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ERIC Number: ED220867
Record Type: RIE
Publication Date: 1982-Sep-30
Pages: 9
Abstractor: N/A
Reference Count: 0
Regularity and Irregularity in English Spelling and in Spelling Instruction.
Cronnell, Bruce
Defining regularity in the English language is not a straightforward matter because of the complex relations between sound and spelling. Predictable patterns are those spellings that can be readily predicted from pronunciation. Rare and unpredictable spellings are found only in a small set of words--probably 10% or less of the vocabulary in English. However, the boundary between rare and frequent unpredictable patterns is unclear. Since rarity has no absolute values, such distinctions in instruction must be made on other grounds such as the usefulness of the words. A three-way categorization, which parallels a linguistic classification based on sound-to-spelling correspondences and which also includes eight categories relevant to learning to spell, seems most suitable for the design and development of spelling instruction. These three categories are based on the type of learner behavior appropriate for different words and rules. The first class (predictable spellings) covers words that students should be able to spell simply by listening to the sounds and applying the rules that have been taught. The second class (unpredictable and rare spellings) covers words that must be memorized by sight, and the third class (unpredictable but common spellings) covers words in which the sounds should help students know how the words may be spelled, but students must learn the words by memory or must check in a dictionary in order to determine the exact spelling. (HOD)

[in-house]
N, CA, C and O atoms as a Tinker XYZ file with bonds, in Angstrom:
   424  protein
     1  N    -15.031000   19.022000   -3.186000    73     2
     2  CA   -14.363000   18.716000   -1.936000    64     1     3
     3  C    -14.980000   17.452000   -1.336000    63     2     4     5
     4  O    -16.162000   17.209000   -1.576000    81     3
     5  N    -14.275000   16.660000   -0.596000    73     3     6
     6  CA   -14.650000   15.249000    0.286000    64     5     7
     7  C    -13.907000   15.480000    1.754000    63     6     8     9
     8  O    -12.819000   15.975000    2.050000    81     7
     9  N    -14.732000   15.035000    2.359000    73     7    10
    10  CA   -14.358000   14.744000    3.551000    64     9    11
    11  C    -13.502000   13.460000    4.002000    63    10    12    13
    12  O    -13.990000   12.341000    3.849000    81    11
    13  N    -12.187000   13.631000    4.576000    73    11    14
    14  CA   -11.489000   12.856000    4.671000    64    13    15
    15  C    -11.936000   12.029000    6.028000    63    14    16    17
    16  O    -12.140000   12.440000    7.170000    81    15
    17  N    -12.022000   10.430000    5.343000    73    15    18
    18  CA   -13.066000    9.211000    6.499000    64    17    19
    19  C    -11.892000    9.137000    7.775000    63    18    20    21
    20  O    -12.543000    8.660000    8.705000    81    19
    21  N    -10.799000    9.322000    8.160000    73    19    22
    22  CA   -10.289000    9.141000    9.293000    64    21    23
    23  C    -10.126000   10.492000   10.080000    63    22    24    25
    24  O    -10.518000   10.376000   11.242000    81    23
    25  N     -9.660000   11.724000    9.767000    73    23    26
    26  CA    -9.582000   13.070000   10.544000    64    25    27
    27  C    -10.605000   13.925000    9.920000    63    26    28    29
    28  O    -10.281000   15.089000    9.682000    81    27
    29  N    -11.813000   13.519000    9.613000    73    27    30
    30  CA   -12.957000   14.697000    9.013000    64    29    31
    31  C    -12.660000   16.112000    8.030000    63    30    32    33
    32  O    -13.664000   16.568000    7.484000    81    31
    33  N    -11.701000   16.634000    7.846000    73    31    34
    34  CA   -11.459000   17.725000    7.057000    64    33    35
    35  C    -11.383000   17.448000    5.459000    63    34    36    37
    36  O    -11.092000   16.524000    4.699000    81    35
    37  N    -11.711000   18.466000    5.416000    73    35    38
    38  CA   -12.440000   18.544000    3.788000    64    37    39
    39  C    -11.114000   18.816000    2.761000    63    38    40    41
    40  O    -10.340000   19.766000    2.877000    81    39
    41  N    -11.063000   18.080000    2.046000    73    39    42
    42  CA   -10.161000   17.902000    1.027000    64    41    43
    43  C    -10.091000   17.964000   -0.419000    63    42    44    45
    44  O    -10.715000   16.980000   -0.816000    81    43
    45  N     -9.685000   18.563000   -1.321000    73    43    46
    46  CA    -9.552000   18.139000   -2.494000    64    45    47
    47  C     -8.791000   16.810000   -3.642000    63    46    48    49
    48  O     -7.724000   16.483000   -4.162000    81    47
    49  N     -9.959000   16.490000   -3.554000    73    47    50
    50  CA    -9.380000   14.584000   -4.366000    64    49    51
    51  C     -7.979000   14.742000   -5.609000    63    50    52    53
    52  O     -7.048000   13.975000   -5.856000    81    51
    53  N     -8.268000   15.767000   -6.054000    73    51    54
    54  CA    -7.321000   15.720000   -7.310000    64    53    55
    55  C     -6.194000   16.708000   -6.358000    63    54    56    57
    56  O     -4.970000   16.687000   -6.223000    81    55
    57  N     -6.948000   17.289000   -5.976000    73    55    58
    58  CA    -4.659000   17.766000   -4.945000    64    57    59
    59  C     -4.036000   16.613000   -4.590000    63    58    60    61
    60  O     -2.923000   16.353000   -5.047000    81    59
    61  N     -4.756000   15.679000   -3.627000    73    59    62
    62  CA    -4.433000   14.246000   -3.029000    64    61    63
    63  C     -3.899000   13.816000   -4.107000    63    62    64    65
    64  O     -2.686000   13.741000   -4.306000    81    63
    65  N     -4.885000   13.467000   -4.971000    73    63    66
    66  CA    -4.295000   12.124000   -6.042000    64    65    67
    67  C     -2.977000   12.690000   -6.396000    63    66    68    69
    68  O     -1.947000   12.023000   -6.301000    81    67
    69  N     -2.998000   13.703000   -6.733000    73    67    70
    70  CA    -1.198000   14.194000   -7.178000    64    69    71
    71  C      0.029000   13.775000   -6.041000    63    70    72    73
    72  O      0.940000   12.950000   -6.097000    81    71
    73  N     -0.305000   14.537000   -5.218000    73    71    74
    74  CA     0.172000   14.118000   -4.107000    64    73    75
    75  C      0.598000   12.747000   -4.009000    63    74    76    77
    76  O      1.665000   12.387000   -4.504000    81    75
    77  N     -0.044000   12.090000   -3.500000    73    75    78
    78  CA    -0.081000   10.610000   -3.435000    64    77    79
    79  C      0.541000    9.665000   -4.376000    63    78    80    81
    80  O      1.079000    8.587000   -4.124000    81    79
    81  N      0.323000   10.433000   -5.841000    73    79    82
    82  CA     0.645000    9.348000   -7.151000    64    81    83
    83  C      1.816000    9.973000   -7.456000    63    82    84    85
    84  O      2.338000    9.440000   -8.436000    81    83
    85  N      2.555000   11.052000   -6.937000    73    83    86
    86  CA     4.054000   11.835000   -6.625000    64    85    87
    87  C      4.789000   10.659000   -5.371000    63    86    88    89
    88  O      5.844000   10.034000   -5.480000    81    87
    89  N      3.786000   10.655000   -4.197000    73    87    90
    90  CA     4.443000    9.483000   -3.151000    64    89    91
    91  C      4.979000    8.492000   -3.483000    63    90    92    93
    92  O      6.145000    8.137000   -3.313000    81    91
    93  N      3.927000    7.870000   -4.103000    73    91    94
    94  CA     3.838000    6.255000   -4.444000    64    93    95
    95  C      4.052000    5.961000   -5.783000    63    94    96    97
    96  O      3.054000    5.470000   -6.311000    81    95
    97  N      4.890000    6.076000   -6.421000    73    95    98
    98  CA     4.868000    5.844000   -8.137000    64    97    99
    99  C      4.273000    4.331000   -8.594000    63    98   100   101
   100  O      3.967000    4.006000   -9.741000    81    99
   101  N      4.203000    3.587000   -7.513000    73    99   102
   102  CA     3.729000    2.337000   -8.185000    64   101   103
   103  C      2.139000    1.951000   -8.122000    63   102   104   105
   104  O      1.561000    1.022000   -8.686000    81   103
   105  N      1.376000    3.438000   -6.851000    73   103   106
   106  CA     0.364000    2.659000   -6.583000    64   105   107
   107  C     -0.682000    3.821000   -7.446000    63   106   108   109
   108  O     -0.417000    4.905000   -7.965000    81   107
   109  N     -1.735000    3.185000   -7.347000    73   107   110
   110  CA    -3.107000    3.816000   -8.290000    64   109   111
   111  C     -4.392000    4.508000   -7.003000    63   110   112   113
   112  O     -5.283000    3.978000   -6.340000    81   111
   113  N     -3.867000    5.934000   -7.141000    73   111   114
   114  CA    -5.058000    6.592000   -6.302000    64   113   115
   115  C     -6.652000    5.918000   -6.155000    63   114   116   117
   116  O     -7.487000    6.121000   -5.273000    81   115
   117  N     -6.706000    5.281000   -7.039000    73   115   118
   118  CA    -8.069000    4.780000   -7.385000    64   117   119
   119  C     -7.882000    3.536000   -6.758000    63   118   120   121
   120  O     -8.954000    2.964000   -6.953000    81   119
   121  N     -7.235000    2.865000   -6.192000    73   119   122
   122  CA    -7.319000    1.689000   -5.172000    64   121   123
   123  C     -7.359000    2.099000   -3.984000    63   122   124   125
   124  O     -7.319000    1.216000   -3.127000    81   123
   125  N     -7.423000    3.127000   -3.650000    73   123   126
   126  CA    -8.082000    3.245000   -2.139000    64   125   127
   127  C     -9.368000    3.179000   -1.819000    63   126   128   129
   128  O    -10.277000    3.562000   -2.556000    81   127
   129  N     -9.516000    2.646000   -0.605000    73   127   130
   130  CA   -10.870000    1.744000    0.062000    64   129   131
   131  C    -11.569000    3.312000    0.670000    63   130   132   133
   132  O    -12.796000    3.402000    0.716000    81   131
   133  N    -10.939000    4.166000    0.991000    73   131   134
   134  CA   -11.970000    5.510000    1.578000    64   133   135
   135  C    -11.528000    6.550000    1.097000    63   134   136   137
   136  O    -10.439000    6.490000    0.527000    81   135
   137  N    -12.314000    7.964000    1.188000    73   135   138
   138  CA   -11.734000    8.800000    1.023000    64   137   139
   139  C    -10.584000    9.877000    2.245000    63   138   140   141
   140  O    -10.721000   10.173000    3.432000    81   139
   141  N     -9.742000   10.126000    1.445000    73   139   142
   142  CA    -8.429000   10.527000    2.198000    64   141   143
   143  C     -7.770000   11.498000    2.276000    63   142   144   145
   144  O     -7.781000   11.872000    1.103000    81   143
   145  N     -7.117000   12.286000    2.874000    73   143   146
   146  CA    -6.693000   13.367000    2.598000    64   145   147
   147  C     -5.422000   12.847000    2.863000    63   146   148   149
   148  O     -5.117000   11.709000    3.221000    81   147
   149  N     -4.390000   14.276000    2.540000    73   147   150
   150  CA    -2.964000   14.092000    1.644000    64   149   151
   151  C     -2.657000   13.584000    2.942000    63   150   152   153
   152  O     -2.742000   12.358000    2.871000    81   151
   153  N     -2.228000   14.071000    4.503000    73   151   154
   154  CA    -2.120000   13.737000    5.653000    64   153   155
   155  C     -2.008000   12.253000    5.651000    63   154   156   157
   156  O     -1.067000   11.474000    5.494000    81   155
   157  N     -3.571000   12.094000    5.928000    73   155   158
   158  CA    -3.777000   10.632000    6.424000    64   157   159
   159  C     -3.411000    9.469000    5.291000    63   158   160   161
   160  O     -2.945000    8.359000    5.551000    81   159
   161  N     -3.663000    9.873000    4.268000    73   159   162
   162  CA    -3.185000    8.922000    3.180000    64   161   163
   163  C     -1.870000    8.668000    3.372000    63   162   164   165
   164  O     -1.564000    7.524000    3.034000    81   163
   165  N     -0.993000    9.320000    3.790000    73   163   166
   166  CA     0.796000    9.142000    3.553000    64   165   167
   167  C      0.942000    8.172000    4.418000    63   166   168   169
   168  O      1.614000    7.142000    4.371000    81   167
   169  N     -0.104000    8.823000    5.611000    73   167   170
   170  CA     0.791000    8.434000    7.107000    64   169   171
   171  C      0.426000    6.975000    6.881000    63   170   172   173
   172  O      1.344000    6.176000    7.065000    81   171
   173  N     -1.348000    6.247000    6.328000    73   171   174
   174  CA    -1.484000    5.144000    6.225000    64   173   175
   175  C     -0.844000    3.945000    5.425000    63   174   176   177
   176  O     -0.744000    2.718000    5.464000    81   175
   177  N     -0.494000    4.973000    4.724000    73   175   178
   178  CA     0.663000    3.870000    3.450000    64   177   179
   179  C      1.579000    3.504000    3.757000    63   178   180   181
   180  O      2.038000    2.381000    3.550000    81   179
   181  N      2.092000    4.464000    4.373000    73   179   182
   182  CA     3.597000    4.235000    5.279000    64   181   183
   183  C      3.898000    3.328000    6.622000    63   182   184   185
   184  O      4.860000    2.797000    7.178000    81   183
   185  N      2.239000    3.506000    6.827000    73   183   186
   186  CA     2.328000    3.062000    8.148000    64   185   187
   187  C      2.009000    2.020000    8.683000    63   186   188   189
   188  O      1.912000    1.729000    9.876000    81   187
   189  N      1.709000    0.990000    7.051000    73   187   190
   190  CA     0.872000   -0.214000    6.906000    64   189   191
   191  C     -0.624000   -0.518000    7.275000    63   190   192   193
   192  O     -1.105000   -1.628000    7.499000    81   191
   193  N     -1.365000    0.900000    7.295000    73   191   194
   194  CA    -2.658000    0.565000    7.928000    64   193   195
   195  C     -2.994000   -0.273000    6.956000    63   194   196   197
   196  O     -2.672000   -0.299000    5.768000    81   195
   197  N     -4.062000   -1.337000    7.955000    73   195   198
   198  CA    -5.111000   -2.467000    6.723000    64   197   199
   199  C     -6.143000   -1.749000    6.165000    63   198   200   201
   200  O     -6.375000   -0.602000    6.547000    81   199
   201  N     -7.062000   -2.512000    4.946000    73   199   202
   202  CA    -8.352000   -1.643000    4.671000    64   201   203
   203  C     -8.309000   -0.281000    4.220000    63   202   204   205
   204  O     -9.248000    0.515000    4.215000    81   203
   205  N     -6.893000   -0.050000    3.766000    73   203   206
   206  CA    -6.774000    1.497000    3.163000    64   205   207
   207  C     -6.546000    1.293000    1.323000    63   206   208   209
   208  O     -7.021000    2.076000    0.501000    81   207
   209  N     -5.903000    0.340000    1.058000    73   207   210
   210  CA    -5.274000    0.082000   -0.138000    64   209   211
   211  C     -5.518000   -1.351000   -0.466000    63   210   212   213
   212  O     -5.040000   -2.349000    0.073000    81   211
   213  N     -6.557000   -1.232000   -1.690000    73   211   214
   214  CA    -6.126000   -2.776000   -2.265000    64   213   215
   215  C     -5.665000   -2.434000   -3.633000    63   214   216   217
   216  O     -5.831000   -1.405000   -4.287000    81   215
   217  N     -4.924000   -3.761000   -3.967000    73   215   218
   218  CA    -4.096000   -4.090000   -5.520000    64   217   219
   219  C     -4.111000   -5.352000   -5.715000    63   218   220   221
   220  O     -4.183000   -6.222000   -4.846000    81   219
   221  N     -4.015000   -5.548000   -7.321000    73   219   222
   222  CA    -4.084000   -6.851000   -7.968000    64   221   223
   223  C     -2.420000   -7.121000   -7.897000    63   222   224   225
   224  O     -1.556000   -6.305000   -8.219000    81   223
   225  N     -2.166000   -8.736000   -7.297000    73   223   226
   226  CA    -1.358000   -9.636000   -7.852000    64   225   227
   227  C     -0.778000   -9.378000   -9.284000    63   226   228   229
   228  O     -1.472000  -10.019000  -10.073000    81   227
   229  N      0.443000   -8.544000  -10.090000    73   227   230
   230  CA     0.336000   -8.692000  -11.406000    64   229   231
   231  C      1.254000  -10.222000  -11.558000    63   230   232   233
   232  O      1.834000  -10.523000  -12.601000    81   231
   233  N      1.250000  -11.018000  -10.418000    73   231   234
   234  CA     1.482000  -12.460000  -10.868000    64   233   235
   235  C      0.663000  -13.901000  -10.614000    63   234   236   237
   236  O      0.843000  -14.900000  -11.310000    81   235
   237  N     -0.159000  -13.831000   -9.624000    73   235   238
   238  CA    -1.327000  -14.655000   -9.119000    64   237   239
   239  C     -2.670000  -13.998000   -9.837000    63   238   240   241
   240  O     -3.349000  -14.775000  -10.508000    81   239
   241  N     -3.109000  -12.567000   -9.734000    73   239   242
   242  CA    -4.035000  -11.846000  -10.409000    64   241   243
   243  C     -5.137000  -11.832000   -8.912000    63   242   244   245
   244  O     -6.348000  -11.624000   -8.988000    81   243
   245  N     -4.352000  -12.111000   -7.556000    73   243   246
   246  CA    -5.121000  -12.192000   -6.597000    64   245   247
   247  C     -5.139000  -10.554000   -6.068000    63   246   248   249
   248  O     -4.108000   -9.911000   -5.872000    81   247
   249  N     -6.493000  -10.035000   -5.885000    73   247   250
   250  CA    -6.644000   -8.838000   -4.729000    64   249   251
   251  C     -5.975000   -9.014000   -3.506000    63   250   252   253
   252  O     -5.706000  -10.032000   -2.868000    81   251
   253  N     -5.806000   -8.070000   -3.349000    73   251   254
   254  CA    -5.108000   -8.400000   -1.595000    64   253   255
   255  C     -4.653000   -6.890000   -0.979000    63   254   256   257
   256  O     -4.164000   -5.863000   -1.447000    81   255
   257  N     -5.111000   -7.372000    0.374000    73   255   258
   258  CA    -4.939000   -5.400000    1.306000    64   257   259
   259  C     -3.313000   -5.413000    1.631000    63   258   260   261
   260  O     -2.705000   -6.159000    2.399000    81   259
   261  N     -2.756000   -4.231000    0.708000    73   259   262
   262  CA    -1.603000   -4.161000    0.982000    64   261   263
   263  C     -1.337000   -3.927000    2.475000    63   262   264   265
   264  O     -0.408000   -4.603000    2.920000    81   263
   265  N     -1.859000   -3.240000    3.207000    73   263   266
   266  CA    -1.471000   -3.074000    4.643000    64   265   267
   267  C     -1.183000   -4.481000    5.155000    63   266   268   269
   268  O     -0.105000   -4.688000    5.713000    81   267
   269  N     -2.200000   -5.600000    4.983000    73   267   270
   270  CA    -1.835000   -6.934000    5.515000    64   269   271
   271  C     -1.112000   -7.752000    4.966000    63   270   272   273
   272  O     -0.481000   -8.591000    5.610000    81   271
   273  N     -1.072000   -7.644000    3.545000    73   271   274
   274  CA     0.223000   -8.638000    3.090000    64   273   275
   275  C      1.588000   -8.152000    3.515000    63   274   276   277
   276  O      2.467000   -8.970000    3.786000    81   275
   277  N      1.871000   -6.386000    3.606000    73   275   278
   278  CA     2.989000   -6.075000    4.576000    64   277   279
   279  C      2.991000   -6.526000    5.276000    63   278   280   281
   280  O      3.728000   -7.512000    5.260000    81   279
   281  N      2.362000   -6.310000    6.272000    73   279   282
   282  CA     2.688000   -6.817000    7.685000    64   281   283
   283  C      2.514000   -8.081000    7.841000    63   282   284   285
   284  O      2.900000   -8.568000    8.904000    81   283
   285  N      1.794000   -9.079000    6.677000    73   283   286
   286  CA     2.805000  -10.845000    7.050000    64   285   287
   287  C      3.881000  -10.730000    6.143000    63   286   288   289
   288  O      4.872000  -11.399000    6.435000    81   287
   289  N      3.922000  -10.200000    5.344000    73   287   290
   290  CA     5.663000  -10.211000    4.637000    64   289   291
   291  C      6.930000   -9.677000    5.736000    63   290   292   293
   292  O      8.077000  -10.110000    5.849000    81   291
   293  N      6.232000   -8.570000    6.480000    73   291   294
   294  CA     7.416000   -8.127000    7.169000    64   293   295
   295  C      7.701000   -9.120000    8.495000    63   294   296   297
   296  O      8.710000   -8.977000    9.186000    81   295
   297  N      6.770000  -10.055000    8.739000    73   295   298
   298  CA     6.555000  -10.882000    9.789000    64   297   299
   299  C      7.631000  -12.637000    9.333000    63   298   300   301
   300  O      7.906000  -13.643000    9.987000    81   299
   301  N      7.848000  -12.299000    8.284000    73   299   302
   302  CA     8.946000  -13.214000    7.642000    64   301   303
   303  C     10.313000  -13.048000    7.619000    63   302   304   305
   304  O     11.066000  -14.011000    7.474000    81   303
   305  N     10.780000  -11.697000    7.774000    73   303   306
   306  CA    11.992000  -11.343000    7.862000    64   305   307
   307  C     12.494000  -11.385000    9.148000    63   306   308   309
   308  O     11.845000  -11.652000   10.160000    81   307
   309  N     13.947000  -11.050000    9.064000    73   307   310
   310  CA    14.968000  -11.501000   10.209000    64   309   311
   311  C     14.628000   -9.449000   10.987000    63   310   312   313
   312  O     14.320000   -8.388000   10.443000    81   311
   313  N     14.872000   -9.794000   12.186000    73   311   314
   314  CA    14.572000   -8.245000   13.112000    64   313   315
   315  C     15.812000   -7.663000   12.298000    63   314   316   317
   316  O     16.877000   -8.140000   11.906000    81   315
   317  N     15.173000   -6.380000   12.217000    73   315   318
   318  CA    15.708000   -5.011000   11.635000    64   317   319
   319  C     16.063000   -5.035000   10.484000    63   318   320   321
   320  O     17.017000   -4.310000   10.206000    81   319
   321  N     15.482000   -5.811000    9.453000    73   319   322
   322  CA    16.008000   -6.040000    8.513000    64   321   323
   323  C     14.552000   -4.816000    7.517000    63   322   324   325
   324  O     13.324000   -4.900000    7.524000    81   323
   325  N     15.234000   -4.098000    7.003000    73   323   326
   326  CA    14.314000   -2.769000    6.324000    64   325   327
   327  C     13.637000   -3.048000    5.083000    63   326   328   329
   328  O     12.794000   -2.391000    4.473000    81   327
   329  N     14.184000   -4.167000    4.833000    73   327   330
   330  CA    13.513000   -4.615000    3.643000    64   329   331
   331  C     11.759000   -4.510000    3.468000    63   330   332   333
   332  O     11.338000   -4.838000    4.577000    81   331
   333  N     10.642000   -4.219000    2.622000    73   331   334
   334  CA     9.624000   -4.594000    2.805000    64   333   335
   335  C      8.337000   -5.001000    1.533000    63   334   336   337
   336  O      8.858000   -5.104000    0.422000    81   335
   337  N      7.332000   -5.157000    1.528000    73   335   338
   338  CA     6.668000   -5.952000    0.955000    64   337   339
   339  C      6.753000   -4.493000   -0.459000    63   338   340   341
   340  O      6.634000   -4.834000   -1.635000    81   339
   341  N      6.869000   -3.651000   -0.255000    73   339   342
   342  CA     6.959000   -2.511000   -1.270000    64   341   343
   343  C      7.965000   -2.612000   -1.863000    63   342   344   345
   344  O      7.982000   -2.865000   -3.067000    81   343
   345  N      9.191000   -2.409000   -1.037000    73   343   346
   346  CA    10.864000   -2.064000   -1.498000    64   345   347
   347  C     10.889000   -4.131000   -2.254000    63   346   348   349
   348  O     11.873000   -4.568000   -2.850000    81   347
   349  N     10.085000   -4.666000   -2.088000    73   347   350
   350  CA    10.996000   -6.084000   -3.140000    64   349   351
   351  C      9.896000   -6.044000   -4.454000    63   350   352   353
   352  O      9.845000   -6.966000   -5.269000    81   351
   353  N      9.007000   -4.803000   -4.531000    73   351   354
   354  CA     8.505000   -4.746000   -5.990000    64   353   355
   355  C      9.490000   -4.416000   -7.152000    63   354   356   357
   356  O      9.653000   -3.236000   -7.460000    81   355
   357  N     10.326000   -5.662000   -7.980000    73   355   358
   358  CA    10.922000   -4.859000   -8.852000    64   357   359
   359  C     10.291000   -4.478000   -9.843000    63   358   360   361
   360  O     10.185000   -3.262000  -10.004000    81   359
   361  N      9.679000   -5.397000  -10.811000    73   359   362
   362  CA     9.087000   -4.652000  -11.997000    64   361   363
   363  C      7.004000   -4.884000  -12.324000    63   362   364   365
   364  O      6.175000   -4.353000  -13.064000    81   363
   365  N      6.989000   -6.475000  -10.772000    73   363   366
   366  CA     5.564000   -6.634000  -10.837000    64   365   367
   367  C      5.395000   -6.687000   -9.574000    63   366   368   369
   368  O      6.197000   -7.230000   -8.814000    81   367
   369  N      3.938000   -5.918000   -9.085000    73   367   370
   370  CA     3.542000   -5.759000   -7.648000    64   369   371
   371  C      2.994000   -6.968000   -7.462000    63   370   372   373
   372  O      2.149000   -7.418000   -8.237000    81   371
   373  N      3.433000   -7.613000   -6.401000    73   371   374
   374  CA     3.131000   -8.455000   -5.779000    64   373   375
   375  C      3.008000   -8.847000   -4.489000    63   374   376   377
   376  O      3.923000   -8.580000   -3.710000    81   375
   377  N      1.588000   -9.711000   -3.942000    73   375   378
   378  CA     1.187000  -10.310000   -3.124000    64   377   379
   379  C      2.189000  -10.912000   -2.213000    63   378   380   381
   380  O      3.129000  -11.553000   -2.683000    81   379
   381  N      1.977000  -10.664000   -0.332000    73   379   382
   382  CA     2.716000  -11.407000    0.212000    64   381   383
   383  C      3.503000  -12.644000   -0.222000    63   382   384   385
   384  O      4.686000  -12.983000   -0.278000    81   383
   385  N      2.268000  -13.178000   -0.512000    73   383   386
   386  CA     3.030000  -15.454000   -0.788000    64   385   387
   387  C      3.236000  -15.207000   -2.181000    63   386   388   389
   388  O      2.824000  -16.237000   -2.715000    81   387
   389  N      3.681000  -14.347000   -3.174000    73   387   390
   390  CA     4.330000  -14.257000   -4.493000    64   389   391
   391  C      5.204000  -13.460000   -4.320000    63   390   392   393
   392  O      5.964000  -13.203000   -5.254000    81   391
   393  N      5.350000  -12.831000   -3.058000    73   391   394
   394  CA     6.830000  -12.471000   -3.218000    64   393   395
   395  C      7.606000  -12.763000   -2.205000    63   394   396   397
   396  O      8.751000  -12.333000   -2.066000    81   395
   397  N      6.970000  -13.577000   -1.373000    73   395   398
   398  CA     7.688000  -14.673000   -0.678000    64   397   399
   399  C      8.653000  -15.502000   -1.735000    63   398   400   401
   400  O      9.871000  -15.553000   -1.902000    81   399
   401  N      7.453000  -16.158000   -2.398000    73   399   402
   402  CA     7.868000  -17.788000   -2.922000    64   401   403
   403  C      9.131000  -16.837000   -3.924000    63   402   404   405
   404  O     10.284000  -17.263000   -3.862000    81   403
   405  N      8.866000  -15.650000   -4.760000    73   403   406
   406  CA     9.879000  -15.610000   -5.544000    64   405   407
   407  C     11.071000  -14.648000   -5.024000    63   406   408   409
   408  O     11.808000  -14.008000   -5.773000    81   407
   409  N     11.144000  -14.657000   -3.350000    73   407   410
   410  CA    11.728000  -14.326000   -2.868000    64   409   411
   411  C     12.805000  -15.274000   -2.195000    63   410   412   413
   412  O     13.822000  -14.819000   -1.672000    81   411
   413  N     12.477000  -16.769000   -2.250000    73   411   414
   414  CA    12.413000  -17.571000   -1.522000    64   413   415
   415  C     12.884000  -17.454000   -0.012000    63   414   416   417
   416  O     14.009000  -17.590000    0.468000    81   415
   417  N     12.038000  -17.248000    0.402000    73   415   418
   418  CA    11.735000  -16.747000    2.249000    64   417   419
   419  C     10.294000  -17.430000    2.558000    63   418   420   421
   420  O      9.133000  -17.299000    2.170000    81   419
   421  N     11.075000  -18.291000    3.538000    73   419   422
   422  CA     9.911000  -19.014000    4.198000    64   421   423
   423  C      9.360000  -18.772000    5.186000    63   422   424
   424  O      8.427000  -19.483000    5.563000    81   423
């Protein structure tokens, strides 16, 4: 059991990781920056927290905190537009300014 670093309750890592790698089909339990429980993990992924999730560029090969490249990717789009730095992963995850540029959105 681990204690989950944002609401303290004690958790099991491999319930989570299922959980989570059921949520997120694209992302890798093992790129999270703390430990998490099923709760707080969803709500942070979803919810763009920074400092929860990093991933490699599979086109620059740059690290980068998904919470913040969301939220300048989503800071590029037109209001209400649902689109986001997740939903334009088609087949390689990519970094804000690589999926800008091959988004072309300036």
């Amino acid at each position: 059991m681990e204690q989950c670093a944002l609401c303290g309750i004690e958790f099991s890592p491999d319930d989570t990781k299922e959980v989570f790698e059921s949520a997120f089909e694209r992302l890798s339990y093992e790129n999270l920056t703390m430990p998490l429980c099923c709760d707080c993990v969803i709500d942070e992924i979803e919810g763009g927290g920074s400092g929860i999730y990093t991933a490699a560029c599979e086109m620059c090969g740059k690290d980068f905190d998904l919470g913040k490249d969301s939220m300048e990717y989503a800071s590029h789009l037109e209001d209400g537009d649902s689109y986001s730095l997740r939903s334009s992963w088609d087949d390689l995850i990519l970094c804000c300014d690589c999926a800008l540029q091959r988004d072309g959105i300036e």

Publication Type: Opinion Papers; Guides - Classroom - Teacher
Education Level: N/A
Audience: N/A
Language: English
Sponsor: National Inst. of Education (ED), Washington, DC.
Authoring Institution: Southwest Regional Laboratory for Educational Research and Development, Los Alamitos, CA.